Monday, August 6, 2012

If You Don't Have Something Nice To Say....

I recently read the book "Feel the Fear and Do It Anyway", and the author offered up an astonishingly simple yet embarrassingly difficult challenge - go one whole week without complaining. She suggested starting with just one hour. This is where the description "embarrassingly difficult" comes in. It's somewhat easy to not complain when by oneself. Well, maybe not in these days of social media, where it's probably faster to tweet out something negative than to say it to the person sitting next to you, but taking away social media for a minute (just for a minute, don't worry!), really, who are you going to complain to? I could complain to my dog, but then even she might truly start to question my sanity.

I try this and my hour of not complaining goes along quite nicely and I started to think, hey, I can do this! That is until a friend messages me saying something like (made up example here) they're really tired, and and asks how I'm doing. I'm really dragging myself, so I'm likely to say "oh I'm exhausted".  Now, I'm not sure that qualifies as a full on complaint, but I can see the slippery slope. Then someone else texts me about troubles with a relationship. So easy to say "Oh, I know, so and so used to do the same thing, it was awful!". Once again, I'm sure I could count this as empathetic and not complaining, but let's be honest here - it's not a very positive reply and will almost certainly result in more complaining on both sides. It's amazing how easy it is to be sucked into the cycle.

I wonder, is it possible for me to go a week without complaining? How about an hour? When I started looking at this, I realized how often I say something complain-y, and I'll be truthful - it's way more often then I'd like.  I'm trying to call myself out on it and take note of when and why I say these things. Here are some things I've learned in this effort:

  • When you're about to complain, stop and think if there's a way to put a positive spin on it. When someone asks how my day is and I've had a long, busy day, I try to phrase it something like "I had a lot of client work today. I'm lucky to have so many new clients booking this month!" It conveys the fact that I had a full day while looking at some of the positive aspects of it. (It's also not B.S. - I truly do feel lucky when I have a lot of new client work!). 
  • Use facts if you need to. Again, using the "how was your day" example, if it was really terrible, I just state a few things that I did: "well, I had two meetings, a conference call, worked on my blog for an hour, and did some client research in between times." All true. If the other person wants to say, "wow sounds like a crazy day" then it's up to them and it gives me time to come up with a reply that's not a complaint. 
  • Honest heart-to-heart talking does not count as complaining, at least to me. For example, if you're going through anxiety or depression or mood cycling, it's great to talk to someone. Telling them that you're having a tough time and the explaining the emotions you're experiencing isn't complaining  - in fact, it is therapeutic. In the Facebook group I oversee, I encourage people to talk about their moods, anxieties, fears, and overall feelings whenever they need to. I would never want them to feel that this is complaining. It's the opposite - it's getting it out where they really can talk about it and try to get advice. Rather than negative energy, it's actually providing the opportunity for positive input.  I'm willing to bet that when someone asks a question in the group, at least one other person can also benefit from that information. It let's us discuss things in a secure setting, and that's a very positive thing. I find that genuinely asking for advice rarely strikes the other person as negative, and doesn't bring you down in the process.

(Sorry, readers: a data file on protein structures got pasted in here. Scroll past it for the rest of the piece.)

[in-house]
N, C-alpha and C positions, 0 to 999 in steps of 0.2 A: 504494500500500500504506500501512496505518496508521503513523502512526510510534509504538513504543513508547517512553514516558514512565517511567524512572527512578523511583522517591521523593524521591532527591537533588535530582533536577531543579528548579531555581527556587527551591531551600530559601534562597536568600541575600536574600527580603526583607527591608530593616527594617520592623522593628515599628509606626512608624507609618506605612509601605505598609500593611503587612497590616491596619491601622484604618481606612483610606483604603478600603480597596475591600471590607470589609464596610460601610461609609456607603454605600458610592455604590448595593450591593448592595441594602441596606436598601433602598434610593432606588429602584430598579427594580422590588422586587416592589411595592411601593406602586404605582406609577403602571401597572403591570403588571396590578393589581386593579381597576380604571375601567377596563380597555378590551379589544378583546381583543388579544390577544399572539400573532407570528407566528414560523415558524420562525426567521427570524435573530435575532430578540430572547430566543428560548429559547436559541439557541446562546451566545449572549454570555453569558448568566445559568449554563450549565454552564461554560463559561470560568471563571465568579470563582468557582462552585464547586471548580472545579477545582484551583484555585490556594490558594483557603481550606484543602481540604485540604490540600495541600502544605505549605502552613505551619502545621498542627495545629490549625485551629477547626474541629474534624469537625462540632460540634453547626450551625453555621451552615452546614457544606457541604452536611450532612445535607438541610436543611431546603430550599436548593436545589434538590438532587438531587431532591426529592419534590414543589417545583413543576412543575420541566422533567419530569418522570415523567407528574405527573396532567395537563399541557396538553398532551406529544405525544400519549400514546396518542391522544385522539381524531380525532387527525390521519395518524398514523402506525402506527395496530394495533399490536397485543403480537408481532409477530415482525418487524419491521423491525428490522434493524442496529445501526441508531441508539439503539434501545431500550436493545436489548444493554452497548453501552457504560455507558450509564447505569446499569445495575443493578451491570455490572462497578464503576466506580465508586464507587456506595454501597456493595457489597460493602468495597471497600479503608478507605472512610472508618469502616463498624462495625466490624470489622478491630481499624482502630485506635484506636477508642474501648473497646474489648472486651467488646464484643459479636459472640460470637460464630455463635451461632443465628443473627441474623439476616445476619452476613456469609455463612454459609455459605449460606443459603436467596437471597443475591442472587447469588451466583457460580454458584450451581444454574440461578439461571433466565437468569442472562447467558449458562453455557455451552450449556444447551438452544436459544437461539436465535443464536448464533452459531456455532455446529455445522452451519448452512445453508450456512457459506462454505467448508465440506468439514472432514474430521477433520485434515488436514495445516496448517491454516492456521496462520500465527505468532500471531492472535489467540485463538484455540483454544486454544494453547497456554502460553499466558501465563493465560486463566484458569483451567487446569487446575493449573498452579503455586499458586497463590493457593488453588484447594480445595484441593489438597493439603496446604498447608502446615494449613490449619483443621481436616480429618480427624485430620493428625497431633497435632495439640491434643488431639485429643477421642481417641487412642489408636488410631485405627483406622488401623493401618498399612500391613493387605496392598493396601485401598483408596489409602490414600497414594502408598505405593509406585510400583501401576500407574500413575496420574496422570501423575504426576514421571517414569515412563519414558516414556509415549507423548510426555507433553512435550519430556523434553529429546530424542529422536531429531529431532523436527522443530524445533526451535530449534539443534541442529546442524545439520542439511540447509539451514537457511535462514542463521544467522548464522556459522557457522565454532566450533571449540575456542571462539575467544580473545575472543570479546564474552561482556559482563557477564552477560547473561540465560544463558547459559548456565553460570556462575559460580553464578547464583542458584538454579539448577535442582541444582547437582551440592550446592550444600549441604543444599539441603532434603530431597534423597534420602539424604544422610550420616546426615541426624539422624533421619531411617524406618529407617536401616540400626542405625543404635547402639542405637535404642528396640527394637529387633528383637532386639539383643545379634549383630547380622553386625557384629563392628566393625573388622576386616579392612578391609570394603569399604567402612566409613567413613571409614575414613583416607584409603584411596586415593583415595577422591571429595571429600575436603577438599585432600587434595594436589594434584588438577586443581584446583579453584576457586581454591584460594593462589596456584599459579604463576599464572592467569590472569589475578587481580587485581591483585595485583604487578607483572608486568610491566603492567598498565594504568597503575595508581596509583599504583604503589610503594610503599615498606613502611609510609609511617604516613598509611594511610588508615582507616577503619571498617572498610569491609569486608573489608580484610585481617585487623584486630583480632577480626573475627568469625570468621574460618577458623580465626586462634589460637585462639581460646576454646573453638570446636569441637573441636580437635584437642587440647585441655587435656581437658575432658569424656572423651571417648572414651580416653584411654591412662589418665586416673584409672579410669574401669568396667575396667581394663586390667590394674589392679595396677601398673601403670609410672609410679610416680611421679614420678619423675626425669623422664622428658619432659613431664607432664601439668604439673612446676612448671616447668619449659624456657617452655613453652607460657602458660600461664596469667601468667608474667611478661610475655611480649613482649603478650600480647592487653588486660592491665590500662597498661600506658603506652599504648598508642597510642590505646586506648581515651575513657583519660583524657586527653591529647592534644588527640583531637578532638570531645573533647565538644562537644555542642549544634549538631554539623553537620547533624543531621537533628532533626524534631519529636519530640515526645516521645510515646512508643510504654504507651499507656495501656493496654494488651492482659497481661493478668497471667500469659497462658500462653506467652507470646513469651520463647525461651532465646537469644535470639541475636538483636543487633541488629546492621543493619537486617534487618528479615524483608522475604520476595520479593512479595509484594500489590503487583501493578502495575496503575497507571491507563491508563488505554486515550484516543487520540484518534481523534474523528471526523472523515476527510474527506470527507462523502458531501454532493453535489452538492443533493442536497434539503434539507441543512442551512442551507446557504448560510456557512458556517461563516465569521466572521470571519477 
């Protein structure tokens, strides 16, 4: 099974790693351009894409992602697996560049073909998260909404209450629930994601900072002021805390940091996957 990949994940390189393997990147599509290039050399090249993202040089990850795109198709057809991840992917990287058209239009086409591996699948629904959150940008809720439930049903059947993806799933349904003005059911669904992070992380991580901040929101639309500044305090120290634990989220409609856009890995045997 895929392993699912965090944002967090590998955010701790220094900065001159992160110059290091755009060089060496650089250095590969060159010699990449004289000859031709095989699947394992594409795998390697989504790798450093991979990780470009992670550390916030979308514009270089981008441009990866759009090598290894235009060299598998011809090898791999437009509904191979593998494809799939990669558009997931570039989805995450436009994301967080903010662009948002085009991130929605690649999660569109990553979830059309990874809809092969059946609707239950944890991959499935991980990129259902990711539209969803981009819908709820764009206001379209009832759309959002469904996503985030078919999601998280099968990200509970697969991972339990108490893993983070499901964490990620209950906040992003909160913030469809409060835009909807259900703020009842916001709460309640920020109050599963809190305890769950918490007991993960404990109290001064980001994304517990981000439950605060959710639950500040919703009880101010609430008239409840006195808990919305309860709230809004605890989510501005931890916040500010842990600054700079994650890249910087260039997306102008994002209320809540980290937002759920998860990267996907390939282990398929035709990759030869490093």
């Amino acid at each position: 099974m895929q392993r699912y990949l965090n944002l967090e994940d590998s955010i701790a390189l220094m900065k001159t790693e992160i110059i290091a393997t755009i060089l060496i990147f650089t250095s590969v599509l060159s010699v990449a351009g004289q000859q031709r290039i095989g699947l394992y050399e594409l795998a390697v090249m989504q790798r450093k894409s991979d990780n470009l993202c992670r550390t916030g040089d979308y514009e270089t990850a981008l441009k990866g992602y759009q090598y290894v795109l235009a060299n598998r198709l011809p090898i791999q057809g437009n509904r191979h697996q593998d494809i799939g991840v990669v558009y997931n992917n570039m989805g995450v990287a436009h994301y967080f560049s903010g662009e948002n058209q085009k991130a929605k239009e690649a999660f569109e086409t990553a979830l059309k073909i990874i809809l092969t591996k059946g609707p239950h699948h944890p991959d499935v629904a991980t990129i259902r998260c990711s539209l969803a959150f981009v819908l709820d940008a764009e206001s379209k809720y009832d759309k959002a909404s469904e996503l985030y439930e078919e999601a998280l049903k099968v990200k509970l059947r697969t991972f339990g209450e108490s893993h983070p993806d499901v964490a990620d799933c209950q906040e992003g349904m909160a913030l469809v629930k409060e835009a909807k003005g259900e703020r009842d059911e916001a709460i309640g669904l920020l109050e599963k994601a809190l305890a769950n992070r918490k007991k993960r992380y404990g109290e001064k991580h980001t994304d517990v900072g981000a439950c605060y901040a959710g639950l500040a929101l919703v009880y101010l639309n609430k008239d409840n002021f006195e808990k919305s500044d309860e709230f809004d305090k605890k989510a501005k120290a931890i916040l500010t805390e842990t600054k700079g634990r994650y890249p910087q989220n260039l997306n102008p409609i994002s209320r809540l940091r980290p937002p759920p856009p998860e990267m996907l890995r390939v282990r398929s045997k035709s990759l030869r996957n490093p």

• Everyone needs to vent. No one, or barely anyone, can be genuinely positive all of the time. When you feel you really need to, vent away. Maybe give it a time limit, and ask permission of the person you're talking to. I'll message my best friend and say "can I vent for a moment?" (to be clear, not about them). If they say yes, I say what I need, and then I'll purposely turn the conversation to them, or at least to a happier topic. This way my vent session can't last too long and  they don't feel overwhelmed by it. It helps to stop the negativity from feeding on itself, and from bringing them into complain-mode too. 
So, what do you think - how long can you go without complaining? Anyone want to try? I'm up for a challenge and I promise I'll be honest about it! 


  1. The worst part is the power of those words. You say "I am so tired" and suddenly, you are more exhausted then ever.

  2. Absolutely! That's part of why I'm working on this not complaining. I notice that often I'm not worried about something or bothered by something and the minute I start talking about something I think about it 10x over. The power of words really is so strong. I think that's a lot of why people believe in the law of attraction so strongly.